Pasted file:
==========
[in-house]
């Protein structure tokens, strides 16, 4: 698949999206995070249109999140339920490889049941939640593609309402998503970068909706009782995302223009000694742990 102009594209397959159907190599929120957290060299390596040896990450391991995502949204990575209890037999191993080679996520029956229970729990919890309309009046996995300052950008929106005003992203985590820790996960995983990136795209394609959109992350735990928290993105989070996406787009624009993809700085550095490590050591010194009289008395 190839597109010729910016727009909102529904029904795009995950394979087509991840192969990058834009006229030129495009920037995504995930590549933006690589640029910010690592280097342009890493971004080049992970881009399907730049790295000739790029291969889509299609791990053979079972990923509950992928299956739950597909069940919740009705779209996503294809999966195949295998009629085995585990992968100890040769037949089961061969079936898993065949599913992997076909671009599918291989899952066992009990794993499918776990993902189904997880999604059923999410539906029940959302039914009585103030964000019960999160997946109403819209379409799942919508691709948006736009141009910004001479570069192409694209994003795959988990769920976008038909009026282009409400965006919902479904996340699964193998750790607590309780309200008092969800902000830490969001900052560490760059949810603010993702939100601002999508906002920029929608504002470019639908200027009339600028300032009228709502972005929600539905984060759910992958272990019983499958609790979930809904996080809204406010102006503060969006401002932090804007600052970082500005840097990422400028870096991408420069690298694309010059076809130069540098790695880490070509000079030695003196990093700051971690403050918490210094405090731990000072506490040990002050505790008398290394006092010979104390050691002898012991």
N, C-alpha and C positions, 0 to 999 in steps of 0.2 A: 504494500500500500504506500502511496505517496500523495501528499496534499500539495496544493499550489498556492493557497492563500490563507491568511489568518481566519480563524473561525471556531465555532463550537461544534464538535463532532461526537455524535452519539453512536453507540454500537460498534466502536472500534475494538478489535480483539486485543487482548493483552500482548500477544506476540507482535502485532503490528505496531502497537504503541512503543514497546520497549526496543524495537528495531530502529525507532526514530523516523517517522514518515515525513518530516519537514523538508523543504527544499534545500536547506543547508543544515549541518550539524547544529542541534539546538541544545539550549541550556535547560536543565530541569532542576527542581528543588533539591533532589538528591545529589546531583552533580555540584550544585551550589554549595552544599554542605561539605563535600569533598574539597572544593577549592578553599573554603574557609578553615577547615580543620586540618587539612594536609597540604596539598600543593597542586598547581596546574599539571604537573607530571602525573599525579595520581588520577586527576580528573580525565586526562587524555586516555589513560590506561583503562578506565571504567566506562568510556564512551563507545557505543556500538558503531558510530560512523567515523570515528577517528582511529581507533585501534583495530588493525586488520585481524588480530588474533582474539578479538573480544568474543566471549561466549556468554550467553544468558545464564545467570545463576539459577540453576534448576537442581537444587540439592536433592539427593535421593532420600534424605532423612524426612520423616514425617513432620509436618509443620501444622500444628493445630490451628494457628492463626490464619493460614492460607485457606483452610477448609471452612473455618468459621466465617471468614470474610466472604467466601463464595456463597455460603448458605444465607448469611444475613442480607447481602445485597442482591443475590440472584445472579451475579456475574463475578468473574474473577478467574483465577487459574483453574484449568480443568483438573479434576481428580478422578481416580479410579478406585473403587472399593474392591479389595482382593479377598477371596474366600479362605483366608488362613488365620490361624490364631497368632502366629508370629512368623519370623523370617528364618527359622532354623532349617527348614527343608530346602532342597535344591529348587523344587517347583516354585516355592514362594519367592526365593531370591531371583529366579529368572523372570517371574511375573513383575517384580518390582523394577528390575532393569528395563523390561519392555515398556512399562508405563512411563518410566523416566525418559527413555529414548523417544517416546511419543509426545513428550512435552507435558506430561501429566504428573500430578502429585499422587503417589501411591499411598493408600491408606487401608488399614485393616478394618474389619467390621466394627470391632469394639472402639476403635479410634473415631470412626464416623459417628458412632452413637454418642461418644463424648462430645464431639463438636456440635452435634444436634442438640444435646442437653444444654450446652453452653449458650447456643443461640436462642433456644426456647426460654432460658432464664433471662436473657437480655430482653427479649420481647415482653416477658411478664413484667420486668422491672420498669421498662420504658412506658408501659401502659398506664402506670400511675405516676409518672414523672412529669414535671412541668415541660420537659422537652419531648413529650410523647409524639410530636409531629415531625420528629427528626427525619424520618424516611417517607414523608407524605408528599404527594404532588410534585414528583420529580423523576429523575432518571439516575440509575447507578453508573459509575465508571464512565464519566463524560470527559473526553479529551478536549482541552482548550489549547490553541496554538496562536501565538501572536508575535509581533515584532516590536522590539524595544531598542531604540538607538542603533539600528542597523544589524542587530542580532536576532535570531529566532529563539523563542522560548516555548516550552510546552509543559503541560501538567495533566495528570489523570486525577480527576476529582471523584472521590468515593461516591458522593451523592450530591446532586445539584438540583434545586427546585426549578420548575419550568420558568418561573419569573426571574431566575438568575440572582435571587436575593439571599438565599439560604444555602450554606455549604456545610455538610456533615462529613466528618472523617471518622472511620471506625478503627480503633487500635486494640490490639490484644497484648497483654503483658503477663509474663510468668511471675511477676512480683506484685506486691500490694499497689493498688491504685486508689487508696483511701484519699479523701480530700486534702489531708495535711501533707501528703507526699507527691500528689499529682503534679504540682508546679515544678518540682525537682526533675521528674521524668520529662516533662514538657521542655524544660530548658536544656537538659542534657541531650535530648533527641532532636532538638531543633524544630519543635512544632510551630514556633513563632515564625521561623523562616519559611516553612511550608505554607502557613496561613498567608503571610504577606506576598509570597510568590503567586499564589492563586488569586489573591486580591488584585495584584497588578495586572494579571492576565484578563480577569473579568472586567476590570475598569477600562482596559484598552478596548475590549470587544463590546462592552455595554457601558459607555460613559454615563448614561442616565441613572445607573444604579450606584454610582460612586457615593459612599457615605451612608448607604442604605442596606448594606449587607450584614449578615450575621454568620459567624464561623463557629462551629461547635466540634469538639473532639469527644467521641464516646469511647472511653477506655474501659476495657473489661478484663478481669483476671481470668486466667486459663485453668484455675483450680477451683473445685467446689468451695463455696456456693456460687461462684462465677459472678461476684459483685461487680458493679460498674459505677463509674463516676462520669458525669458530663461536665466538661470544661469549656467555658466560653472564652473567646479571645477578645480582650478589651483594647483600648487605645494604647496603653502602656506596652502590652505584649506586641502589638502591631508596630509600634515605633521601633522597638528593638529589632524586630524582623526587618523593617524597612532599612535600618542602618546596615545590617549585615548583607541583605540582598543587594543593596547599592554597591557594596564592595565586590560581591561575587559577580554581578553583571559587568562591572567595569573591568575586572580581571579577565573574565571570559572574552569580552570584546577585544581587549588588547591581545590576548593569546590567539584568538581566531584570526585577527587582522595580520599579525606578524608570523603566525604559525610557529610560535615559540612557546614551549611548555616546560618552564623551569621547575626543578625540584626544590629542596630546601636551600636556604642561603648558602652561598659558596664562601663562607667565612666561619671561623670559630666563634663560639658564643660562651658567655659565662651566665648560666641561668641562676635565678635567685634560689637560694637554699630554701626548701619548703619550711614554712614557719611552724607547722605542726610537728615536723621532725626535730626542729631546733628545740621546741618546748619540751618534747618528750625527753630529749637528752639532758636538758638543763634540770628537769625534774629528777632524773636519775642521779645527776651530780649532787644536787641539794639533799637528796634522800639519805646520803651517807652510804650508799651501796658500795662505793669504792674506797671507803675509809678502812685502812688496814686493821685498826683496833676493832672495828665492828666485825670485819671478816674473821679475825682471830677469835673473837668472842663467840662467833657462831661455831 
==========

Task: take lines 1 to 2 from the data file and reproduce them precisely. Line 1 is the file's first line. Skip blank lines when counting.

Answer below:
[in-house]
């Protein structure tokens, strides 16, 4: 698949999206995070249109999140339920490889049941939640593609309402998503970068909706009782995302223009000694742990 102009594209397959159907190599929120957290060299390596040896990450391991995502949204990575209890037999191993080679996520029956229970729990919890309309009046996995300052950008929106005003992203985590820790996960995983990136795209394609959109992350735990928290993105989070996406787009624009993809700085550095490590050591010194009289008395 190839597109010729910016727009909102529904029904795009995950394979087509991840192969990058834009006229030129495009920037995504995930590549933006690589640029910010690592280097342009890493971004080049992970881009399907730049790295000739790029291969889509299609791990053979079972990923509950992928299956739950597909069940919740009705779209996503294809999966195949295998009629085995585990992968100890040769037949089961061969079936898993065949599913992997076909671009599918291989899952066992009990794993499918776990993902189904997880999604059923999410539906029940959302039914009585103030964000019960999160997946109403819209379409799942919508691709948006736009141009910004001479570069192409694209994003795959988990769920976008038909009026282009409400965006919902479904996340699964193998750790607590309780309200008092969800902000830490969001900052560490760059949810603010993702939100601002999508906002920029929608504002470019639908200027009339600028300032009228709502972005929600539905984060759910992958272990019983499958609790979930809904996080809204406010102006503060969006401002932090804007600052970082500005840097990422400028870096991408420069690298694309010059076809130069540098790695880490070509000079030695003196990093700051971690403050918490210094405090731990000072506490040990002050505790008398290394006092010979104390050691002898012991």